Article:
The Daimler SP250 left today for an 800 mile drive to its home in France. I have also been attending to the S.U. carburettors belonging to the Daimler’s stablemate: A Rover 105R which has been running poorly and flooding. It all seemed to be a straighforward job at first – the carbs were covered in light corrosion inside and the diaphragm jets and the float needles looked ancient (and in the case of one diaphragm, punctured). Clearly they hadn’t been attended to for “donkey’s years”. Throttle spindles and butterflies were excellent so I cleaned everything up and removed all the surface corrosion before centreing some nice new jets and setting the float levels correctly with new float valves. The car should run much better now and I thought no more of it until the owner collected them today. It seems that the carbs have been to pieces quite recently and one of the jets has already been replaced. I’m wondering now what happens to carburettors to make them look like restoration projects in such a short period of time and can’t help but turn my mind to the effects of high ethanol content in the French petrol. It looks like it may be wise to start using Ethomix additive to protect the fuel system and to see what happens.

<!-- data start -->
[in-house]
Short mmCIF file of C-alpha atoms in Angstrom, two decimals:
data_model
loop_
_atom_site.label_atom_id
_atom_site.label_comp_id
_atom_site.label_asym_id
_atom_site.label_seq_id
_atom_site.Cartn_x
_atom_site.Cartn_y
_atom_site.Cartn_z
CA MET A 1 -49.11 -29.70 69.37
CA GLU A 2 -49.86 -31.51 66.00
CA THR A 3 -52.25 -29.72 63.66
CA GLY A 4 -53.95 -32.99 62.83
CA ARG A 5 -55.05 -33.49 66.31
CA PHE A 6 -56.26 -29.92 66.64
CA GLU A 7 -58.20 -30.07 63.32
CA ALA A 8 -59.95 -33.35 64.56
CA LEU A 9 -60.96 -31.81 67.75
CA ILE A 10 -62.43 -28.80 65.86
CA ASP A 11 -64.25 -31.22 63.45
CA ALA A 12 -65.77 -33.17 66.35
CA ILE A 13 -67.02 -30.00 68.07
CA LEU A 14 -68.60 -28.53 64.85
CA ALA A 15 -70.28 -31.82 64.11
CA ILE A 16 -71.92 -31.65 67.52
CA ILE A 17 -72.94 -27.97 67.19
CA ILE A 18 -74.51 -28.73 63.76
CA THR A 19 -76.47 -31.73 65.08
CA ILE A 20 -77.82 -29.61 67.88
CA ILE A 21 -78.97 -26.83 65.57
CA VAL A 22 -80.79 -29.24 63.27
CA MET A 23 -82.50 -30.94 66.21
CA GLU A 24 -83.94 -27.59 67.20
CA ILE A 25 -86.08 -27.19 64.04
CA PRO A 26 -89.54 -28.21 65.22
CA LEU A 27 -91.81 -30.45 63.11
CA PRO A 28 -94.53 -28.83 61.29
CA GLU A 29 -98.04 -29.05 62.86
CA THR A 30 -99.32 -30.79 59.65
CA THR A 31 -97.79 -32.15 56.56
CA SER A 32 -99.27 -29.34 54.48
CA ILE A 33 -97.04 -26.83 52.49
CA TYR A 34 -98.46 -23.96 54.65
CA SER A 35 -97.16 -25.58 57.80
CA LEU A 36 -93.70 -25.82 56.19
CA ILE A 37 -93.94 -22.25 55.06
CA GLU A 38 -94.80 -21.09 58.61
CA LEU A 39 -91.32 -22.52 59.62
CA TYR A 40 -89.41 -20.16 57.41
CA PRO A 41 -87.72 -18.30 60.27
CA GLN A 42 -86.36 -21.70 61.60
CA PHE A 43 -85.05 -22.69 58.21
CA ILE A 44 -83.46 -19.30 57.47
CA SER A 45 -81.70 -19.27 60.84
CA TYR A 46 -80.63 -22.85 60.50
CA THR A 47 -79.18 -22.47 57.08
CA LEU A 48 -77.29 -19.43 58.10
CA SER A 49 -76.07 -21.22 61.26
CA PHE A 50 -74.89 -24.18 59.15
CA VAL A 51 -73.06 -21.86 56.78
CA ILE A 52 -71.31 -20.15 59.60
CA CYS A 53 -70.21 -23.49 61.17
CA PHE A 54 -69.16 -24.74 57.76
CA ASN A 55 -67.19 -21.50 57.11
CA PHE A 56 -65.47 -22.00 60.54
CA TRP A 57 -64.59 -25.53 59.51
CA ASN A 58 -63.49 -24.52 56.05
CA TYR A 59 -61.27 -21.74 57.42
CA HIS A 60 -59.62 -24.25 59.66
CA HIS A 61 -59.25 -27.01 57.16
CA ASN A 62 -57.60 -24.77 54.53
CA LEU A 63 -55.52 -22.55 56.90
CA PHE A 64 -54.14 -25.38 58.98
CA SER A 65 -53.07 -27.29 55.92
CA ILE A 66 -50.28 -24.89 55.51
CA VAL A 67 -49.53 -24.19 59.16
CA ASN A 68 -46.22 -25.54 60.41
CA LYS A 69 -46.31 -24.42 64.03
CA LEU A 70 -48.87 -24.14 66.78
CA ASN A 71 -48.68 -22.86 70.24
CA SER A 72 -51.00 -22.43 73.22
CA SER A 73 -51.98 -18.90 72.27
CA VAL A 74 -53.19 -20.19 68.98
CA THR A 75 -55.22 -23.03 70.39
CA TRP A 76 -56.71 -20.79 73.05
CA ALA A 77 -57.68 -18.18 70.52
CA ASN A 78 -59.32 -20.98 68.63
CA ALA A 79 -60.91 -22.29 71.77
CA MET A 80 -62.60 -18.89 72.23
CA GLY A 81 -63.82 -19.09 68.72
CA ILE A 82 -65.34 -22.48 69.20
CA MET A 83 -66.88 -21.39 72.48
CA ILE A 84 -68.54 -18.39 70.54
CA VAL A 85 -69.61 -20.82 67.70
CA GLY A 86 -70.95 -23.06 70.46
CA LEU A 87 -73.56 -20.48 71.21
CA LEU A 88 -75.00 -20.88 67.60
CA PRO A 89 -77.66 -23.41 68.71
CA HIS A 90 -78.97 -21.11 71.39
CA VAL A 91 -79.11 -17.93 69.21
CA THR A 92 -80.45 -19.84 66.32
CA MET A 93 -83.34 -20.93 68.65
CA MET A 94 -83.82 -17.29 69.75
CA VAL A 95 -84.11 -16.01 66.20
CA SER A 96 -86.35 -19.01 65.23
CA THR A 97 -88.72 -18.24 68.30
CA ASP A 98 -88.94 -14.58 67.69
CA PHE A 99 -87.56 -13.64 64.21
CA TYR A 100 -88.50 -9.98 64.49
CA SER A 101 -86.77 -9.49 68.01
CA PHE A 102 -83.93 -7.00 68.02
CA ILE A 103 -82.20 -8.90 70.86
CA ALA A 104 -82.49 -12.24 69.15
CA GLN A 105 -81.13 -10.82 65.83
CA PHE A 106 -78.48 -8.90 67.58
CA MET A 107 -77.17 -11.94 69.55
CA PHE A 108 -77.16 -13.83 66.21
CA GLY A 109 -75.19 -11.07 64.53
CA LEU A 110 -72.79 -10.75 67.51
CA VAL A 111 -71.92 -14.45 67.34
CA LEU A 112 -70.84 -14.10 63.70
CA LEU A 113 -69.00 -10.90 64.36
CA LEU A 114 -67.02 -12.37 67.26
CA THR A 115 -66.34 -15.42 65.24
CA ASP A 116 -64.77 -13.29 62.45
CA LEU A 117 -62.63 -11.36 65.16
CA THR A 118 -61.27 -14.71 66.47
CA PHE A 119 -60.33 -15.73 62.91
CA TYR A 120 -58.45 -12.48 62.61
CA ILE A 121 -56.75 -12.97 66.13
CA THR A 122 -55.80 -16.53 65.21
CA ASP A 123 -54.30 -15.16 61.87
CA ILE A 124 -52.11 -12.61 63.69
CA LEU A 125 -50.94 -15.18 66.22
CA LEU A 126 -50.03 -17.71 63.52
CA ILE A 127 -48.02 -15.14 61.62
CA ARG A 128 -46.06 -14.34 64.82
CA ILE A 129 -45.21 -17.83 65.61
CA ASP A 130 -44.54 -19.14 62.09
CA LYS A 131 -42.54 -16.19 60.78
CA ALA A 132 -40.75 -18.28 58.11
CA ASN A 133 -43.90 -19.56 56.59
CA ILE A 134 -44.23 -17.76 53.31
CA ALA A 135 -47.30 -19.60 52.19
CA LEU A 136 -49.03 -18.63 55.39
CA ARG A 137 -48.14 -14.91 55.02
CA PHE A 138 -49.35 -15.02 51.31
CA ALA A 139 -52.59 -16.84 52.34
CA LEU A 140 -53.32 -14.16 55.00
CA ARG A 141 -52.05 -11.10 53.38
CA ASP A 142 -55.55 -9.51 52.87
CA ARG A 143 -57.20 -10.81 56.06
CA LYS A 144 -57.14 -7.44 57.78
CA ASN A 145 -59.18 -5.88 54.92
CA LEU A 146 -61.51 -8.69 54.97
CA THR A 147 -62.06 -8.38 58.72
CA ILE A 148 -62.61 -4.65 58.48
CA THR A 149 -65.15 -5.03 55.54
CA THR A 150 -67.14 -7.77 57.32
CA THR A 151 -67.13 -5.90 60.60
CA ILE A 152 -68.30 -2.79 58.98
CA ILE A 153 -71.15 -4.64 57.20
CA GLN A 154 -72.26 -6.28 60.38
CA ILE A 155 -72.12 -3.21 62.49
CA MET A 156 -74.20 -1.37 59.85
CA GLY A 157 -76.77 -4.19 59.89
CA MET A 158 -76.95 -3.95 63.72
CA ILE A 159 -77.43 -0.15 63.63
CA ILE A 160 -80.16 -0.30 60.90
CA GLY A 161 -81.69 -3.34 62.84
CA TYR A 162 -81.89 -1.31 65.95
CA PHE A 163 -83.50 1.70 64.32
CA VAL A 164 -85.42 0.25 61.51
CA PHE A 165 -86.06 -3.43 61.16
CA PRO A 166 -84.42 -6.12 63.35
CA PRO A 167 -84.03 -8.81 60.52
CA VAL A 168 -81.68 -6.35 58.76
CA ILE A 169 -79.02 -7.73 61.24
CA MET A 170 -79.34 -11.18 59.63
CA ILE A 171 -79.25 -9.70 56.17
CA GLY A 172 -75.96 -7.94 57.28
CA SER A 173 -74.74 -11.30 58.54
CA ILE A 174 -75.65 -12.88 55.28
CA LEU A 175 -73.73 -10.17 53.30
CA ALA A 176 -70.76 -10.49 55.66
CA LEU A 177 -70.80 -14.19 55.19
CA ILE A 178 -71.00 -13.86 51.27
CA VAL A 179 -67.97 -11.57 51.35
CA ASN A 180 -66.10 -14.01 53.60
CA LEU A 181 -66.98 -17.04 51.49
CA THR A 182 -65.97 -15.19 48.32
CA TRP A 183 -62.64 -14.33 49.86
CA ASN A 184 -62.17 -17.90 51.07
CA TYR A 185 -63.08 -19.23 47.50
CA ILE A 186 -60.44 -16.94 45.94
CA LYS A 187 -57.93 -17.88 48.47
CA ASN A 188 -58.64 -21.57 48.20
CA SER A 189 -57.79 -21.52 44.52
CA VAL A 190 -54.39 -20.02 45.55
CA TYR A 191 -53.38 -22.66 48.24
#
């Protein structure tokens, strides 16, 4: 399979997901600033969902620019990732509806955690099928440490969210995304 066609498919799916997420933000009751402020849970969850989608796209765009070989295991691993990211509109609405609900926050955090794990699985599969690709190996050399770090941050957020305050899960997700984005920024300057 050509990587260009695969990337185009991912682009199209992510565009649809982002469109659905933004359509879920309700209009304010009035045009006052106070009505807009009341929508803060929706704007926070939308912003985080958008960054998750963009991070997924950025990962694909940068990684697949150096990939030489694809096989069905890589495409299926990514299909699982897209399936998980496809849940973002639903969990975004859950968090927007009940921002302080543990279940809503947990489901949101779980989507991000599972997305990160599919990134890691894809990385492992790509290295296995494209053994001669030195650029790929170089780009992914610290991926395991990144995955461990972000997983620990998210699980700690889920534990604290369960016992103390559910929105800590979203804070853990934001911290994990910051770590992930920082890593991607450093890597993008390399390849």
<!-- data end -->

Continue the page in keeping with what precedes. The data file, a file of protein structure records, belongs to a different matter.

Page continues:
This is the first time I’ve seen the possible effects of Ethanol and if that’s what it proves to be, then those effects are quite dramatic and could have quite some significance to UK petrol in time to come.